Eddie Robinson: And I love your surprises and also shout out to our very own Houston rapper. Uh, Tobe Nwigwe.

He plays the character Reek in the film.

Steven Caple, Jr.: Yeah.

Eddie Robinson: You know, this character apparently was based on a close friend of yours. Could you tell us why it was important for you to have him in Rise Of The Beasts?

Steven Caple, Jr.: Yesterday was his birthday. Tarik Jackson. He passed on 2020 rough times for everybody.

And, um, he was my best friend in LA, you know, uh, I moved here at 2010. Now, when I told you Bernie was one of the first few people I met, I met three individuals, Tarik, Bernie, my friend, Derek, and we became really tight. And Tarik, uh, had passed in 2020. Before that, the last movie we ever saw, I kid you not, together.

Um, because I was so busy with press tour and filmmaking with Bumblebee. And we had our different opinions on Bumblebee. He loved Bumblebee. I thought Bumblebee could have had X, Y, Z. Some other pieces that we debated usually on it. But I remember we haven’t seen each other because I was making Creed for so long that we were just so happy to be around each other.

My wife was there. She took a photo of us leaving the theater because it was like, man, we just, that’s my brother. So when, when it came about to do Transformers, I actually got the script of Transformers the day of his funeral. So I was in New York City. He’s from Brooklyn, and we had just laid him to rest, and I got back to the hotel, and BING!

My inbox pops up, and they go, here goes Transformers. It set in Brooklyn. It started out in my mind, I’m like, wow, very like, my best friend. And so I read the script. And there was a character in there that wasn’t Reek. He was named something else, but he’s kind of like the comedic lead. He kind of had this energy about him, but I was like, he’s not quite there.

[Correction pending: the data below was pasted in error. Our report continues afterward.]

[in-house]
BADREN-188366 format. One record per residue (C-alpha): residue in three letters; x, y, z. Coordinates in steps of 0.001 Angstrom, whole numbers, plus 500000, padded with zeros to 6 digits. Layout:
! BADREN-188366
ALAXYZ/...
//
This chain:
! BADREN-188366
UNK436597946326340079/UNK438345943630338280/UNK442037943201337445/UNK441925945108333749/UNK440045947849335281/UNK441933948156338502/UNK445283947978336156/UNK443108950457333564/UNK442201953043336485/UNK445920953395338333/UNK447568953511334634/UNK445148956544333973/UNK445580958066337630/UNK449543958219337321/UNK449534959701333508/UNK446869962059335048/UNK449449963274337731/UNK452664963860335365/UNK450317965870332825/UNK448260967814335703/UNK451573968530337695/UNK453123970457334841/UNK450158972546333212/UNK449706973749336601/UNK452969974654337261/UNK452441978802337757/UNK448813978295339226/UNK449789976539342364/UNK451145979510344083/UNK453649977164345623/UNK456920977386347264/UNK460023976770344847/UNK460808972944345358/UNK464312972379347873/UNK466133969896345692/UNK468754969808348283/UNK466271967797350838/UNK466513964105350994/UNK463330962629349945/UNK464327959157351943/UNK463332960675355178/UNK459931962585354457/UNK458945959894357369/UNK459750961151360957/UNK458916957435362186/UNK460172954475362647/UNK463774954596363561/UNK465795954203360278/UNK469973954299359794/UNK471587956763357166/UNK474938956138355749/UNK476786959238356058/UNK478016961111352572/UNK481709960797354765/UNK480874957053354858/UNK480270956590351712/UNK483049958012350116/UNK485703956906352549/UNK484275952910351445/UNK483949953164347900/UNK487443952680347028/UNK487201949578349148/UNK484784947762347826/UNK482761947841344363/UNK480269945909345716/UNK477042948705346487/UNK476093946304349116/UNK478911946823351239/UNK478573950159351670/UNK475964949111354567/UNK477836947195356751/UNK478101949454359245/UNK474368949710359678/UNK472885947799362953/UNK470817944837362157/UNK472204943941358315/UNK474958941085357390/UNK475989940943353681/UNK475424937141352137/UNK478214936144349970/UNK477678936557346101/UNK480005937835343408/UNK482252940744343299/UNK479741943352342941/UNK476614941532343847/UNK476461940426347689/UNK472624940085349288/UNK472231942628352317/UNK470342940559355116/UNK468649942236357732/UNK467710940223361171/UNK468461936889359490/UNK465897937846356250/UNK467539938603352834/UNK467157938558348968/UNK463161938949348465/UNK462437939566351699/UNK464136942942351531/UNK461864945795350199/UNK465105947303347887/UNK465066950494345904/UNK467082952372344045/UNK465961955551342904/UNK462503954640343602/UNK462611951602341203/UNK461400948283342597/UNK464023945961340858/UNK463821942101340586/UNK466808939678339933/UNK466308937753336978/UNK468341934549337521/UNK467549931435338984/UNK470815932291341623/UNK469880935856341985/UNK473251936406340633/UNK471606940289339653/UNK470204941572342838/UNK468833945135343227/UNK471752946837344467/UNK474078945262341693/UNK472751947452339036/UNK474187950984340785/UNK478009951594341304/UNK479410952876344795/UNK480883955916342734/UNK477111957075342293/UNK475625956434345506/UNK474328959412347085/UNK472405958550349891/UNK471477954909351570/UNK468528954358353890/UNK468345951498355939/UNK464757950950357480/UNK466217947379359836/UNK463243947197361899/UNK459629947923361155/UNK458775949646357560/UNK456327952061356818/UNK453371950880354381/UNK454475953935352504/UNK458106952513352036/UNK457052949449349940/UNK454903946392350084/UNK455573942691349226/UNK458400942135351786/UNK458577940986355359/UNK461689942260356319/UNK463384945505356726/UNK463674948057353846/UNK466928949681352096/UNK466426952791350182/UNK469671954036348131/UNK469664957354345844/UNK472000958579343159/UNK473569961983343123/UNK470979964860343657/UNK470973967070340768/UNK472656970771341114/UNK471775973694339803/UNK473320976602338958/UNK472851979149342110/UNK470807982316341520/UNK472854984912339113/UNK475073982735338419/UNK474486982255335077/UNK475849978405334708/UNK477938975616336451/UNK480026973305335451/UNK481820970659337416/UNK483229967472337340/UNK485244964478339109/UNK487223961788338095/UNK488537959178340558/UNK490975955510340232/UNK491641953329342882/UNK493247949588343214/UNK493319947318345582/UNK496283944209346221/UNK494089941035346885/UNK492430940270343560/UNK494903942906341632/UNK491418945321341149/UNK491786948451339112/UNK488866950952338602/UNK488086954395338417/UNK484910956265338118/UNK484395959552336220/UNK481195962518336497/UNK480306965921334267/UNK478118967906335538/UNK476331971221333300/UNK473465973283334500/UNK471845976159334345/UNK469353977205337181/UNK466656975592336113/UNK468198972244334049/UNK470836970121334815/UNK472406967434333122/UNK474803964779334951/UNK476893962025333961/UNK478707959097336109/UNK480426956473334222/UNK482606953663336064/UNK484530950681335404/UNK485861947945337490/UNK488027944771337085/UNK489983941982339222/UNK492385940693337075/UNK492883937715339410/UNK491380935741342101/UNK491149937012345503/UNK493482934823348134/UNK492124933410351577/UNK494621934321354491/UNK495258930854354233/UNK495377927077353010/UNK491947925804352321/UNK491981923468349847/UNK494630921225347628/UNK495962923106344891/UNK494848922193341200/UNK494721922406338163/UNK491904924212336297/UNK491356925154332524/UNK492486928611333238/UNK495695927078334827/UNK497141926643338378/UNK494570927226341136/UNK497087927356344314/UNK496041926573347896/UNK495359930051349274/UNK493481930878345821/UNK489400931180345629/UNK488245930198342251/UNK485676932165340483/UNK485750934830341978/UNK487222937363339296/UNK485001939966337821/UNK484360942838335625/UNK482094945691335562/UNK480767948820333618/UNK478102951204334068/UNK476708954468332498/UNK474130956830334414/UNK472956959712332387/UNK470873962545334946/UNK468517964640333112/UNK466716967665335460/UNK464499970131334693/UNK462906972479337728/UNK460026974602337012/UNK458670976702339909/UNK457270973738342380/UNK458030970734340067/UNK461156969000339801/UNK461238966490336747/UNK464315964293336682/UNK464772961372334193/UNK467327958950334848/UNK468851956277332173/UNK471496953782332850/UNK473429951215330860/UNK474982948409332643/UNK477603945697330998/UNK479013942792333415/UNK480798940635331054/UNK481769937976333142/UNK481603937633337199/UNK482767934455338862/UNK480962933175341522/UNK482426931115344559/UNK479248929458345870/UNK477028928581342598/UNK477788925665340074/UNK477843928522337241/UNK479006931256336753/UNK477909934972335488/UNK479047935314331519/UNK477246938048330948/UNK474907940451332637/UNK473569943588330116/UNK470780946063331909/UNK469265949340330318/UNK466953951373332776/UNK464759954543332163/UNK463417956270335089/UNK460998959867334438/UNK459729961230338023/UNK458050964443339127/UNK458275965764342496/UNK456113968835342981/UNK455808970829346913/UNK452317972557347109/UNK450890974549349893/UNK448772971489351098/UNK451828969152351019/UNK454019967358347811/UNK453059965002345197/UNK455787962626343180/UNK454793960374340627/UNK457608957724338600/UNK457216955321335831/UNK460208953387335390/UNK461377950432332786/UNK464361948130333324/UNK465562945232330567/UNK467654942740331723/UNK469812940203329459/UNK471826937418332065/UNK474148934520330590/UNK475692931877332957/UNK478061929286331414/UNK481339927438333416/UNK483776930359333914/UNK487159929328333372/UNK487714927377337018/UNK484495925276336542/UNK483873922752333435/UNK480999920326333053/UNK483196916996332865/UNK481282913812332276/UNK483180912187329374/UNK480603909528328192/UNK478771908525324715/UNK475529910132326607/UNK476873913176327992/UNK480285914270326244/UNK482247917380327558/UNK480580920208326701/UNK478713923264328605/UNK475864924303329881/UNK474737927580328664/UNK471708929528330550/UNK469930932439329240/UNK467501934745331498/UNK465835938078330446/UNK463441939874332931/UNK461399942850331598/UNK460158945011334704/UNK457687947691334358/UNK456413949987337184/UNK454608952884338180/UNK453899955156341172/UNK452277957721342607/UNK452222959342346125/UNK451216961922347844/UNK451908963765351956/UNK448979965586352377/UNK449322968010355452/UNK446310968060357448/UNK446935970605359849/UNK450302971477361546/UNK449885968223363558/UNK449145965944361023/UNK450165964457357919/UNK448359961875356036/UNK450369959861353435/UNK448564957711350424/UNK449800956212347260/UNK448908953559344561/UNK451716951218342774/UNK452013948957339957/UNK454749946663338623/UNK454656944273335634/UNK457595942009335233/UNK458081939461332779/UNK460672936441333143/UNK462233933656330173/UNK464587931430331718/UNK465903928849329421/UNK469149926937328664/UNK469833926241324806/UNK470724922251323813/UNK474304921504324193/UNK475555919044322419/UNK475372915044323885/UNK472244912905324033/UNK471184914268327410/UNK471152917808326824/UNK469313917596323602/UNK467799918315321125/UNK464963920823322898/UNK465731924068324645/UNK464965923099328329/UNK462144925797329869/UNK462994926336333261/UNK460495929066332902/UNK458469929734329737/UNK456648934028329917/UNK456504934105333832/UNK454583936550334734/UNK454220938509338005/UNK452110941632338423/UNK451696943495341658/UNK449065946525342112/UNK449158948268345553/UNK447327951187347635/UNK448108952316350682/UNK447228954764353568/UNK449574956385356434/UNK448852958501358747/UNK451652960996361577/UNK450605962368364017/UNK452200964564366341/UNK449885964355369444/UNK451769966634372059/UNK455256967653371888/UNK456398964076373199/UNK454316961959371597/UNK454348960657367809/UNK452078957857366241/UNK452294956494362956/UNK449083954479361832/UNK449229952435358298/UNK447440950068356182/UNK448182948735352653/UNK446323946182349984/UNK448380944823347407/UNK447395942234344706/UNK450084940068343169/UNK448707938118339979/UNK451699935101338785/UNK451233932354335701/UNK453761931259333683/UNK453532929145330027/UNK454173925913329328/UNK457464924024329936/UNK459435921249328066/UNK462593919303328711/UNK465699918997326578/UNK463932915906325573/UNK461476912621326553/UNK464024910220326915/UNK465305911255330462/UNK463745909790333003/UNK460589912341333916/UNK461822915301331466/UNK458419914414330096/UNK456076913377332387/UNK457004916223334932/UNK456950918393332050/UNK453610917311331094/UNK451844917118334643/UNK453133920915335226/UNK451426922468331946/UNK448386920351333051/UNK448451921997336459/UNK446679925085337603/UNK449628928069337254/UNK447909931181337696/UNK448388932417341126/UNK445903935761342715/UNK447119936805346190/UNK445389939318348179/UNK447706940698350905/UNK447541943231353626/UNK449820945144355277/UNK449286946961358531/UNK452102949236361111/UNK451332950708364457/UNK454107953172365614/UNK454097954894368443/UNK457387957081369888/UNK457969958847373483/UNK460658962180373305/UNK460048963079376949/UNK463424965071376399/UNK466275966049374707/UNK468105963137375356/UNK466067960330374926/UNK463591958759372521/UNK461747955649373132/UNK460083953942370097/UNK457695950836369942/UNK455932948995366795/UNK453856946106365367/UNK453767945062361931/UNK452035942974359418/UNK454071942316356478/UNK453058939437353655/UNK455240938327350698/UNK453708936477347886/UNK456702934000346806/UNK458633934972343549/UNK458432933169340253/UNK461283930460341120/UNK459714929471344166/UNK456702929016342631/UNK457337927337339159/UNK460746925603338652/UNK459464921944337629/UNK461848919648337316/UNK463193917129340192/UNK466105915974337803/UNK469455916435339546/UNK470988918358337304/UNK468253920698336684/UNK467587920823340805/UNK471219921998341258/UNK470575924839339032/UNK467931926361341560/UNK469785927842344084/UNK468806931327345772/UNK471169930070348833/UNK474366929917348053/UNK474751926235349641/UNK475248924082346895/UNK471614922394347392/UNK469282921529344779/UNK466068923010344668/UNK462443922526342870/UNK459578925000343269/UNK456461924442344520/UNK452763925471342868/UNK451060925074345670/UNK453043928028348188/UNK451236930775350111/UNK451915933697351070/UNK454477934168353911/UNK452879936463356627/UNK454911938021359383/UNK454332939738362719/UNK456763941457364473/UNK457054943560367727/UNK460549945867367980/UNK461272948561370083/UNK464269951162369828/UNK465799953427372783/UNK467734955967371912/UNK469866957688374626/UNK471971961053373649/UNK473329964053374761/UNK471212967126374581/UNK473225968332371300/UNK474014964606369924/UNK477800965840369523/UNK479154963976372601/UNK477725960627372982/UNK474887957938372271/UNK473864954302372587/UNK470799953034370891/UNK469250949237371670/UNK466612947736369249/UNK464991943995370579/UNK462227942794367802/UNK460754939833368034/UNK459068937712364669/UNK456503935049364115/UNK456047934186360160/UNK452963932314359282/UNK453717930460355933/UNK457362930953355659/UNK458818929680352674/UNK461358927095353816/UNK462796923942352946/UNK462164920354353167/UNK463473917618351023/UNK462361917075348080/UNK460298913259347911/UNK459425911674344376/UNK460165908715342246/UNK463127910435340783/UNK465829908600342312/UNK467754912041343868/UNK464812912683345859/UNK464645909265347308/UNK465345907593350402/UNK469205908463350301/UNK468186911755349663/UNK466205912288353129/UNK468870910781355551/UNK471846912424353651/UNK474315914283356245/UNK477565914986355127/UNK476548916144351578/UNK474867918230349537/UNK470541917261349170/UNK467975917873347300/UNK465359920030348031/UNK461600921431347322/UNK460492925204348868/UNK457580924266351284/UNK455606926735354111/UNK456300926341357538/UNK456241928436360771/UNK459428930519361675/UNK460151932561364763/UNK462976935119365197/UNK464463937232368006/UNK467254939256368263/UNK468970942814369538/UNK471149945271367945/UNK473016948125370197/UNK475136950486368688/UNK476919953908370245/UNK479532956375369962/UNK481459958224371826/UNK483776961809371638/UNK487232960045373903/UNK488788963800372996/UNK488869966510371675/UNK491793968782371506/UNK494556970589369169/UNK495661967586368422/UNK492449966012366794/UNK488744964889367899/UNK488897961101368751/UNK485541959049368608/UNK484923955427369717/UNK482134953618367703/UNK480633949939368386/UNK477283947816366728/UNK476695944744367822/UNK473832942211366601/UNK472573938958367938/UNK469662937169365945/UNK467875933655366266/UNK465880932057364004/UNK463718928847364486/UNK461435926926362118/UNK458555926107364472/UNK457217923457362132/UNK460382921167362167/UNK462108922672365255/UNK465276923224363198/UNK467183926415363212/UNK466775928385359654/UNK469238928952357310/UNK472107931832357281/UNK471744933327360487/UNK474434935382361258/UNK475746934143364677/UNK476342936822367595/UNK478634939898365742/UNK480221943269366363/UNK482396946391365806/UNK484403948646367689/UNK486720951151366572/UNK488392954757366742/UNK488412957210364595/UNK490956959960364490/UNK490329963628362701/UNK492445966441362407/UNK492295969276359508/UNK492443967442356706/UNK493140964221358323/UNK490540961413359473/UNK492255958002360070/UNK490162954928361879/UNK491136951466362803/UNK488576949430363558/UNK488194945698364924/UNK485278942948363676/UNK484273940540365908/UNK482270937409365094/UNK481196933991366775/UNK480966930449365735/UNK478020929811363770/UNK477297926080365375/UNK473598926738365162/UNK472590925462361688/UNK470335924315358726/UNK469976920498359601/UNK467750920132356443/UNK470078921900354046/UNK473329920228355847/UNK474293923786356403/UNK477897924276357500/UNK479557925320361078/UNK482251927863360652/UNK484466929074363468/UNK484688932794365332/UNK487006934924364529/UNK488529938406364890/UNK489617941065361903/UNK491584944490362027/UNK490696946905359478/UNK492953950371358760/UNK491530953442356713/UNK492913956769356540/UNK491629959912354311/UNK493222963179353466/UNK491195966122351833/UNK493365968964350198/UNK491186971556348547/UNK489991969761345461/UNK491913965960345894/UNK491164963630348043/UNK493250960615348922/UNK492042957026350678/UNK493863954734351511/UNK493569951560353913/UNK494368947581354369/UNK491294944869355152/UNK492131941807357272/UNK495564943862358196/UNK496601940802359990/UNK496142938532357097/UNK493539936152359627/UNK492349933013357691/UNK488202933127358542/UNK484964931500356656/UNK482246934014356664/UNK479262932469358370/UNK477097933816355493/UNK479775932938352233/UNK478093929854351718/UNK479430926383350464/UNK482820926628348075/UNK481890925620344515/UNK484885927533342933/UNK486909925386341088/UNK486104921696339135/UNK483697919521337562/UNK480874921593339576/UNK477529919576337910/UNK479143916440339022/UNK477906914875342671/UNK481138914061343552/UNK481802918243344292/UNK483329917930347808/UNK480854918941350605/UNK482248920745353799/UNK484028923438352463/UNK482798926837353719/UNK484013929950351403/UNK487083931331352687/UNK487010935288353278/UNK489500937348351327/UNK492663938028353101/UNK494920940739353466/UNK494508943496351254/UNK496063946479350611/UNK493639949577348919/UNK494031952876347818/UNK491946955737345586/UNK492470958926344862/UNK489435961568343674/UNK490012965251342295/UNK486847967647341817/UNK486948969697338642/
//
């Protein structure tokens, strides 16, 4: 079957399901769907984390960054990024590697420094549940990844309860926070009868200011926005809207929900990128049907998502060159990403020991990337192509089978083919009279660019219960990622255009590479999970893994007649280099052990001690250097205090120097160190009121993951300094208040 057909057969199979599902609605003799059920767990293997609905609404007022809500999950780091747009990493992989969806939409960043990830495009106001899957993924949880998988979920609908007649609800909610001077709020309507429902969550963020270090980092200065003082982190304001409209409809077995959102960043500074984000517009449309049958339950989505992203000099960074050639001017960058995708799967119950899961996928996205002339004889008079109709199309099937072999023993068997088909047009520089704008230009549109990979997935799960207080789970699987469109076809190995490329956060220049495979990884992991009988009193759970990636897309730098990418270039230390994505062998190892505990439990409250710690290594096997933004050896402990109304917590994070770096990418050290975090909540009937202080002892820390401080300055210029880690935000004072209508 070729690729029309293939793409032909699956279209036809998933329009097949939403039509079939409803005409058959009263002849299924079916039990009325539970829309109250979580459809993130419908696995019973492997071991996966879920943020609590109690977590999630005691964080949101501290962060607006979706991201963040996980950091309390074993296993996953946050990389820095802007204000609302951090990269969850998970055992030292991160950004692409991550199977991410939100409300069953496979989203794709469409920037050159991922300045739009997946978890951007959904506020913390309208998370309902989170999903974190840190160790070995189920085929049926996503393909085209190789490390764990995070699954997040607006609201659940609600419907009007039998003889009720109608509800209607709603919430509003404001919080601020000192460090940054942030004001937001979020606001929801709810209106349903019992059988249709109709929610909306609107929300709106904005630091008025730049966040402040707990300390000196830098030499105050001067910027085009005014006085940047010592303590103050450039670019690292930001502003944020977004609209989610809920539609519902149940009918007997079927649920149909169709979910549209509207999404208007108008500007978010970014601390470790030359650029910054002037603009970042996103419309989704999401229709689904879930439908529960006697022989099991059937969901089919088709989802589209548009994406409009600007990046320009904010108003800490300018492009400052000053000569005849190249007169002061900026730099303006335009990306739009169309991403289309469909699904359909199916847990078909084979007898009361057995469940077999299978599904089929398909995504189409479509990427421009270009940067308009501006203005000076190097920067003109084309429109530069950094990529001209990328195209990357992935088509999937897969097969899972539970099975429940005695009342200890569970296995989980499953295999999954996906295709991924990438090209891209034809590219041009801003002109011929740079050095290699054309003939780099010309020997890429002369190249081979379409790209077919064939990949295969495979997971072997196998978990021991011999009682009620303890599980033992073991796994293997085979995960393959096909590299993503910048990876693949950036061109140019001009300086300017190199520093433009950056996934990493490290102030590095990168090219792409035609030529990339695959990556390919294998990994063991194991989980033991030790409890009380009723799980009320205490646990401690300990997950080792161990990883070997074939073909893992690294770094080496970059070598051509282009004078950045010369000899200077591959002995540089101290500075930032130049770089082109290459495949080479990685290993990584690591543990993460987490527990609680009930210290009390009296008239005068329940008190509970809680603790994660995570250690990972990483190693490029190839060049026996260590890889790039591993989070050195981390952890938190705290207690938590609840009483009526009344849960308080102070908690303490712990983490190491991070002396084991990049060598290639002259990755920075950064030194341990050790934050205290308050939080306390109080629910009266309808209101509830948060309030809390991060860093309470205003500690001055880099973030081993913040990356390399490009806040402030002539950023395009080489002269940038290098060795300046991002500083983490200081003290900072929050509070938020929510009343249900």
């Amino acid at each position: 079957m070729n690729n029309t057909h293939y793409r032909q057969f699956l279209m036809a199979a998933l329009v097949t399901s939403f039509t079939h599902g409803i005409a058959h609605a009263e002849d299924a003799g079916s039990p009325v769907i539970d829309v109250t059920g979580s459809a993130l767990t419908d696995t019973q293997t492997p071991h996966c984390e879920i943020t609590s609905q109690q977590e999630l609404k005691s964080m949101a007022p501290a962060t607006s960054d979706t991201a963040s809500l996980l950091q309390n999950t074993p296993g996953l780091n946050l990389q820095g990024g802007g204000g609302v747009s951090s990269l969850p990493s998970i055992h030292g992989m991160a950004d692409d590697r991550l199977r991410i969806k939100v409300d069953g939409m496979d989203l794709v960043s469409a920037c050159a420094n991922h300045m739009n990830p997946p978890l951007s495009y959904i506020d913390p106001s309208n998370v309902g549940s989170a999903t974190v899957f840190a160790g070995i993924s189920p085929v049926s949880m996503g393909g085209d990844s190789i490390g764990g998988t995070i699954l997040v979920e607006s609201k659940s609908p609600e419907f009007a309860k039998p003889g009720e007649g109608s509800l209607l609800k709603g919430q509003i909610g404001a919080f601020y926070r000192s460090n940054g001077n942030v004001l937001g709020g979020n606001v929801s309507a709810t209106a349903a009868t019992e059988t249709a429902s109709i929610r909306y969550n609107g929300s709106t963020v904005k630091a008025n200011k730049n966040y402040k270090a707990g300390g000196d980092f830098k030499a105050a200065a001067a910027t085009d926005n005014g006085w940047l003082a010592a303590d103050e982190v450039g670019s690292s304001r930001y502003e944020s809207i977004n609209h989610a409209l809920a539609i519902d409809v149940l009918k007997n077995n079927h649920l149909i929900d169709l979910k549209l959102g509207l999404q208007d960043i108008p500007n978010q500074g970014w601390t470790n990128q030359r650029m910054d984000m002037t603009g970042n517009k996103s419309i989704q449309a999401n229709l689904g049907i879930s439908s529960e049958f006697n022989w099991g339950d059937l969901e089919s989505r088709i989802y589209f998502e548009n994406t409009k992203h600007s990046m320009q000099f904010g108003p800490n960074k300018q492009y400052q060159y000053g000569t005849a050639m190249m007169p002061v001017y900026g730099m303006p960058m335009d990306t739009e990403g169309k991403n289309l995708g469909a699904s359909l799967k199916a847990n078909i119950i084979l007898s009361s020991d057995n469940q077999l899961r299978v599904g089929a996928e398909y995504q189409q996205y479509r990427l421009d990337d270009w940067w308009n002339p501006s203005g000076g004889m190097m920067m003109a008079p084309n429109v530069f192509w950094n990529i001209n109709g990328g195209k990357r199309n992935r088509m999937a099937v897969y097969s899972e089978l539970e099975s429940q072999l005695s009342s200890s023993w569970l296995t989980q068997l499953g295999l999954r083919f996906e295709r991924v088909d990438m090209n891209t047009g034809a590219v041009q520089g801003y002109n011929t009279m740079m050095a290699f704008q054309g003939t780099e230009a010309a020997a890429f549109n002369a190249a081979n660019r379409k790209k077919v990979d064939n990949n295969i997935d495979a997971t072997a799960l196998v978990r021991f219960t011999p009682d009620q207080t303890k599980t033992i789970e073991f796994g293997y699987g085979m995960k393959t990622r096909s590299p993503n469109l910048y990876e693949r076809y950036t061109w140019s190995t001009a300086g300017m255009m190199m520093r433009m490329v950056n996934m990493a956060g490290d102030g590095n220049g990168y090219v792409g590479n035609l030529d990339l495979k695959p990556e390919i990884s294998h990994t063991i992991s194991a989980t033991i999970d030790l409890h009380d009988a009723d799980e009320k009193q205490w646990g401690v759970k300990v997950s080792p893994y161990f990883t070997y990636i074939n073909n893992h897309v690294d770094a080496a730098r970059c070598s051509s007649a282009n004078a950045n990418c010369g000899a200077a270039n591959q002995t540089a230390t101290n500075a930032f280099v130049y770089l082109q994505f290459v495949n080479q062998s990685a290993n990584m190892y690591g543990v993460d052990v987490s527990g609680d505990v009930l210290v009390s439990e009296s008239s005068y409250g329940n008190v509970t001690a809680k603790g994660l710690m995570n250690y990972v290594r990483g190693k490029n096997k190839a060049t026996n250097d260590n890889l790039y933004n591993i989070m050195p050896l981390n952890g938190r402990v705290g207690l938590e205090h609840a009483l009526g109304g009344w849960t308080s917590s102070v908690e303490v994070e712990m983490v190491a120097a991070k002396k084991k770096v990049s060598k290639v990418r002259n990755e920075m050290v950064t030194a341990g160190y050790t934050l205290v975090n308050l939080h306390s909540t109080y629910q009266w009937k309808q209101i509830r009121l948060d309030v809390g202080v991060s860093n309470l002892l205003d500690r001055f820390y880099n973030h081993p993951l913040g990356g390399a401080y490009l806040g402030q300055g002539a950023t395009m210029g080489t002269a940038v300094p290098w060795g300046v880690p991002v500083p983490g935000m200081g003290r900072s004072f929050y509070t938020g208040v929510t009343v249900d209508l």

But I bet you I could make him my, my best friend, Reek. And so I designing that character poured a lot into how Reek was as a person, comedically, energetically, all that. And so when it came down to casting, it’s the crazy part. When it came down to casting. Reek and I, before he had passed, he introduced me to a music artist named Tobe and he was like, Hey man, have you heard this guy’s, you know, he’s on Instagram, he’s going crazy.

He’s doing songs in the living room, like check them out. I’m like, what? And I saw Tobe. I’m like, yo, this dude was amazing. I actually DMed Tobe, I got DMed him in his inbox. I’m like, Hey, what’s up, man? Like. Huge fan, right? Got no response at that time as I probably shouldn’t, you know, probably should keep that on lock.

But I was like, Hey, like, yeah, it’s funny. Cause then the years, uh, a year goes by a year, we’re making a movie and it has passed. And as I’m making a movie, my other friend, Bernie, the one I told you from East Los Angeles goes, Hey man, what you think about Tobe, casting Tobe? Like you always listen to his music.

You know, he influences you. He inspires you. And I was like, yeah. And so we actually had him audition for the film. And, uh, he was horrible. He was really bad. It was his first movie, first anything. Tobe would tell you, I don’t know what you saw. And I was like, I saw the spark and I saw, I also saw you perform.